September 13, 2011
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In the investment business, assets under management are concentrated with the largest and most established firms. Understandably, investors tend to allocate capital to managers after they’ve established a good track record. Unfortunately, for many, the analysis stops there. By failing to separate good results from identification of what makes a great investment manager, investors are primed for disappointment.
I recently came across a Fortune Magazine article from 1989 titled Are These The New Warren Buffetts? The article attempted to identify which of the then-current cadre of young money managers might “go on to investing fame and their clients to fortunes.” Of the 12 managers highlighted in the article, 10 were in their 30s, and most only had independent track records of one to five years. Despite this, though, the article attempts to identify what makes a great money manager capable of delivering superior returns. The article provides an ex-ante assessment of what most investors only analyze ex-post.
Now that we have 22 years of history from which to judge these managers, we can evaluate the effort.
The Fortune article cites Warren Buffet, who prioritizes “high-grade ethics. The investment manager must put the client first in everything he does.” He said he wants to know that a manager handles his mother’s money as well as his clients’. Intelligence is important, but the proper temperament is essential: “Rationality is essential when others are making decisions based on short-term greed or fear,” Buffett said. “That is when the money is made.” While the article follows managers who invest across a variety of asset classes — both long and short — and utilize a variety of strategies, the common thread is a value discipline in the spirit of Buffett’s mentor Benjamin Graham. They all use fundamental analysis, among other things, to find mispriced securities that offer a margin of safety. Importantly, the all seek to minimize the true risk of investing—a permanent loss of capital.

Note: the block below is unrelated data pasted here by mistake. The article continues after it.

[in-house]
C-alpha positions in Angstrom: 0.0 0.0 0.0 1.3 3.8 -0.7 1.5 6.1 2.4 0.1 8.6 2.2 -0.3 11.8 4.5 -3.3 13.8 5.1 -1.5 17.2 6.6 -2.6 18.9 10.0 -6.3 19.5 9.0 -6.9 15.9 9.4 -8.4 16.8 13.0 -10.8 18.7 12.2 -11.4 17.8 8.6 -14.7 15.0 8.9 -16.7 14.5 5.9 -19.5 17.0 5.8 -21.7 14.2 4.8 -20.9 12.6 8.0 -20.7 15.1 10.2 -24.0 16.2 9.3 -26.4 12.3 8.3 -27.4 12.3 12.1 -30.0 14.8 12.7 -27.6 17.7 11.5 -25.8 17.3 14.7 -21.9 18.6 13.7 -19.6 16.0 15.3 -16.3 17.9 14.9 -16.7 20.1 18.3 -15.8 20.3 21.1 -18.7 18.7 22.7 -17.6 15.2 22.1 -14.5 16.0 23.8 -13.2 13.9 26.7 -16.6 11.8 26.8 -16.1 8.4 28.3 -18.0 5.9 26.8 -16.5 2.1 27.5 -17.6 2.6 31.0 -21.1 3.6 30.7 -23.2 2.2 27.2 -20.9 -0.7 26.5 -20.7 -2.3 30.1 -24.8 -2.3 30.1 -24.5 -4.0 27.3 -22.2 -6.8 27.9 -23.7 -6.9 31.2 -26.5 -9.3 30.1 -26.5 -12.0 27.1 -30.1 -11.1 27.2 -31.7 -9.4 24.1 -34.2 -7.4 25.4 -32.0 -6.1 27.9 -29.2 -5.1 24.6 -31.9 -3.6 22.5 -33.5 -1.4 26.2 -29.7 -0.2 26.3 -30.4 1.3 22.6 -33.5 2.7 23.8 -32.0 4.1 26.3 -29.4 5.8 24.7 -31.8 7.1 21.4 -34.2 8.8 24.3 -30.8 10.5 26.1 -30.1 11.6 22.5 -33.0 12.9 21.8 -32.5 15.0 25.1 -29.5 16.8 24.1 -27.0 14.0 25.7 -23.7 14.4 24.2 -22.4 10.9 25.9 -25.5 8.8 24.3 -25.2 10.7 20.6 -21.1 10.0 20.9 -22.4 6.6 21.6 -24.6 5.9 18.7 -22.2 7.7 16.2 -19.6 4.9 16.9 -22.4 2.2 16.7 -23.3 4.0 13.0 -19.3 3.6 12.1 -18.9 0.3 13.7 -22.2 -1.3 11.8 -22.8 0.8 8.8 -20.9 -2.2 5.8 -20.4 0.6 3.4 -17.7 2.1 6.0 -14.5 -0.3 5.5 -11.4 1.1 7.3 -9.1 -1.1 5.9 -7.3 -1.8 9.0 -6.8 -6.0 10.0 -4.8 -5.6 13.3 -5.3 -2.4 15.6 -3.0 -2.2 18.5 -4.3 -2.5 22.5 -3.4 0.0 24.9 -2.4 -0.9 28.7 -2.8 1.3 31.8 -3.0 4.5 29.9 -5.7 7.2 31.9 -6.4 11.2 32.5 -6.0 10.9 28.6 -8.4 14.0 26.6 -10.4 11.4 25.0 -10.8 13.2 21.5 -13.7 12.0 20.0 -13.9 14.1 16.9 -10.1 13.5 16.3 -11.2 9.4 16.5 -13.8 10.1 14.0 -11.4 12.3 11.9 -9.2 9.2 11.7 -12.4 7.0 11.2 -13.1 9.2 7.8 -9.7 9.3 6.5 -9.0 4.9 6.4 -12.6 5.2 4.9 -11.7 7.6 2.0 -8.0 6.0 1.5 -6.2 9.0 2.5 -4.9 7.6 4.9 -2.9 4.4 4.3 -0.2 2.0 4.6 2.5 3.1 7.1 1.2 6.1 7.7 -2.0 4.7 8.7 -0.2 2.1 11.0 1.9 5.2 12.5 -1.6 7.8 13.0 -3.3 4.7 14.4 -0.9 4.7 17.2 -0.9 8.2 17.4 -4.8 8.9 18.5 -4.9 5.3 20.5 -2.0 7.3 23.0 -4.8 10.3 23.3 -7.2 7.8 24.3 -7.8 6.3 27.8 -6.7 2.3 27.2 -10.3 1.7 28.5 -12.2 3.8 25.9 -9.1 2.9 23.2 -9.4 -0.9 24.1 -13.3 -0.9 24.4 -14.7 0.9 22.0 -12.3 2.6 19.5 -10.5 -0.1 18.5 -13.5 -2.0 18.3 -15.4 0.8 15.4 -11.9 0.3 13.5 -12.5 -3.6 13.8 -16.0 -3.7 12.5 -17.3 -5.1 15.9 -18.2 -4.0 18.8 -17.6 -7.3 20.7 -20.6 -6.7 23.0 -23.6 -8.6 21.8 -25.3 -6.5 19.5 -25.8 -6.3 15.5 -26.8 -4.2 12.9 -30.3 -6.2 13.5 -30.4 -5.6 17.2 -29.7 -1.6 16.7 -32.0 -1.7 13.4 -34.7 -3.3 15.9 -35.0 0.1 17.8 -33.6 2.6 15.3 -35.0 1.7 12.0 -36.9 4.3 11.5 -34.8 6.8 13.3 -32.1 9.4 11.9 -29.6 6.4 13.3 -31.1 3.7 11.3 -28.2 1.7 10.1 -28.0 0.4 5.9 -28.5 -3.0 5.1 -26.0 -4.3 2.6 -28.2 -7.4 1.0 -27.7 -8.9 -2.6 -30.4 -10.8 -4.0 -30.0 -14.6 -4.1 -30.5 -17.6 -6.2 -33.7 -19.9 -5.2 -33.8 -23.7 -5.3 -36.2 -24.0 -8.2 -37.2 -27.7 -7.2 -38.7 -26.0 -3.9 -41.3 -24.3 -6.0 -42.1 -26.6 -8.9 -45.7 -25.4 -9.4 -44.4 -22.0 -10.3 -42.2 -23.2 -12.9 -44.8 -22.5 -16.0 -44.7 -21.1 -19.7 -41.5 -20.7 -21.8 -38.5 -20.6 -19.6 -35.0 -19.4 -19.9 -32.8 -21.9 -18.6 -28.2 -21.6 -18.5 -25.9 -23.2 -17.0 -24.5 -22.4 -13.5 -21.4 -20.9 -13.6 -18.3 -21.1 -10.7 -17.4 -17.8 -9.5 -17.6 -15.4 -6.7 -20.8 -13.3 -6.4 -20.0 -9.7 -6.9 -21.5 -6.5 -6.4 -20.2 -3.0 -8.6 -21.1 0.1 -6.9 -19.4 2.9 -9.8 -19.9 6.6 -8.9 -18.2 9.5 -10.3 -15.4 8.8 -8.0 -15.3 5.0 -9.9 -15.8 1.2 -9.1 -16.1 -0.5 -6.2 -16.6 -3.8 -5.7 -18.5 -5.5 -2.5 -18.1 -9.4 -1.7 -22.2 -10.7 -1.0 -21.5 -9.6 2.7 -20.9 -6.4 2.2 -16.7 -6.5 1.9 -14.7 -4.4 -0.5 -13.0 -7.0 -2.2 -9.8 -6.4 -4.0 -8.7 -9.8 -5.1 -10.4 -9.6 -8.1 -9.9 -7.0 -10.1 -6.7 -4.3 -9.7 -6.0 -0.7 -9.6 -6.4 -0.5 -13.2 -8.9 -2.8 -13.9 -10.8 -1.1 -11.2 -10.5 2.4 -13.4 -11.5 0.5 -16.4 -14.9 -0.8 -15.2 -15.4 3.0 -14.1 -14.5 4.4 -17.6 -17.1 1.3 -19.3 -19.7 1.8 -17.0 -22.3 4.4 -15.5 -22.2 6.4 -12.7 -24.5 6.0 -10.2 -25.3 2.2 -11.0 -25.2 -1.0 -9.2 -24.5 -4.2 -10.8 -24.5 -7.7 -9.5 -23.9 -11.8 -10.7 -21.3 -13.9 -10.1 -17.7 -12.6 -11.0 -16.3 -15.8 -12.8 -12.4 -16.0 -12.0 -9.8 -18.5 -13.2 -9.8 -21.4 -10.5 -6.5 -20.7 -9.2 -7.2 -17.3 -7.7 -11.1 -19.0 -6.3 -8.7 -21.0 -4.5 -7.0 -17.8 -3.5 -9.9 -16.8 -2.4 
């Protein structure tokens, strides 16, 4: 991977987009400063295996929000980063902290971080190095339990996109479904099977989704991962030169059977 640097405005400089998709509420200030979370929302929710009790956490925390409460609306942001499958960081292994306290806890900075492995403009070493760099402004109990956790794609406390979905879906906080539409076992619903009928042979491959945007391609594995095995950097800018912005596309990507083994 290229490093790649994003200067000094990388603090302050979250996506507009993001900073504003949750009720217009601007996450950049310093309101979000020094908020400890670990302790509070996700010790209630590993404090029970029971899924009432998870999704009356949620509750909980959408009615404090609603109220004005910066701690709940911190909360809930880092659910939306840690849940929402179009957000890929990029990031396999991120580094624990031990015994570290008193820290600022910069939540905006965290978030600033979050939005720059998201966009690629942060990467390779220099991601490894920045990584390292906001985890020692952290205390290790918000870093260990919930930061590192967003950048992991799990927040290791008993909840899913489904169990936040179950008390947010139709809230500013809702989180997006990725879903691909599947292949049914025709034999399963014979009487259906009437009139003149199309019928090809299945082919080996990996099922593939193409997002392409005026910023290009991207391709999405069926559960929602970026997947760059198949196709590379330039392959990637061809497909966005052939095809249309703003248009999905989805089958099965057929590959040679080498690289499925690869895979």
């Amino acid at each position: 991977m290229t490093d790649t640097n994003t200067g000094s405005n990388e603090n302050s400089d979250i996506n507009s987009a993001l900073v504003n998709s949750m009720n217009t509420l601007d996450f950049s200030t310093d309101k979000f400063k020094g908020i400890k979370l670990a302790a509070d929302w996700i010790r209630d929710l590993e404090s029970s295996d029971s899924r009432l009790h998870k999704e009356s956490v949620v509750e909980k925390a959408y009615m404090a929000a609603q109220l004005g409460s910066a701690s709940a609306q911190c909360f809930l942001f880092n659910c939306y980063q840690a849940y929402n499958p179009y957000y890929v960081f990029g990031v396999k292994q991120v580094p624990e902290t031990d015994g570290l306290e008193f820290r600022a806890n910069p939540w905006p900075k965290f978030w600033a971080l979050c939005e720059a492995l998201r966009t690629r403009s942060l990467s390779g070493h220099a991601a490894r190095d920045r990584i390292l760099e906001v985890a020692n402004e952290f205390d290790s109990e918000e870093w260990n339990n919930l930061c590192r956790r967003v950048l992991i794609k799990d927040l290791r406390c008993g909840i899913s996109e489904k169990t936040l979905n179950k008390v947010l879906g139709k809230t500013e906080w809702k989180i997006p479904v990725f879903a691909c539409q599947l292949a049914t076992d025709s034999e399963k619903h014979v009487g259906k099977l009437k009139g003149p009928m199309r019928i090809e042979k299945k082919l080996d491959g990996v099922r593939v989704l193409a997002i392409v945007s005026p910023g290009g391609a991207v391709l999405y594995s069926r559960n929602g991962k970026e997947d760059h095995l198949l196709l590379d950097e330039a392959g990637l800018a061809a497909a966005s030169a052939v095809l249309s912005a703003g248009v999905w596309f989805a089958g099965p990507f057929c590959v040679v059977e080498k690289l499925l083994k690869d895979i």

The list of 12 managers is astounding, in that it presciently identifies many of the most prominent and successful managers of the last two decades: Michael Price, Jim Chanos, Karen and Jim Cramer, Glenn Greenberg and John Shapiro, Eddie Lampert, Richard Perry and Seth Klarman. The others on the list, including Randy Updyke and Thomas Sweeney, seem to have chosen a quieter path or retired early. The fact that so many of these managers have, in fact, “gone on to investing fame and their clients to fortunes” speaks volumes about the ability of investors to identify great managers.
Finding managers with the requisite ethics, aligned incentives, proper temperament and a disciplined value-oriented approach will go a long way toward ensuring long-term performance success.
Size matters (but not how you think it does)
In addition to the qualitative characteristics above, what other things should investors look for in choosing money managers? In Modern Portfolio Theory IS Harming Your Portfolio, I suggested that smaller firms are often in a better position to manage assets, because they are free from the rigidity of investment committees, corporate culture and the difficulty of quickly deploying assets when an opportunity arises.
The cultural constraints I was referring to were highlighted in Comfort is Rarely Rewarded; Maverick Risk and False Benchmarks, where I argued that too many in our industry have become asset gatherers instead of asset managers, favoring the business of investing at the expense of the profession of investing. When firms become successful and large, it becomes increasingly difficult for them to focus on investment results for their clients.
In a January 2009 paper entitled, “Does Size Matter in the Hedge Fund Industry?”, Melvyn Teo concluded there was a negative, convex relationship between hedge fund size and future risk-adjusted returns.
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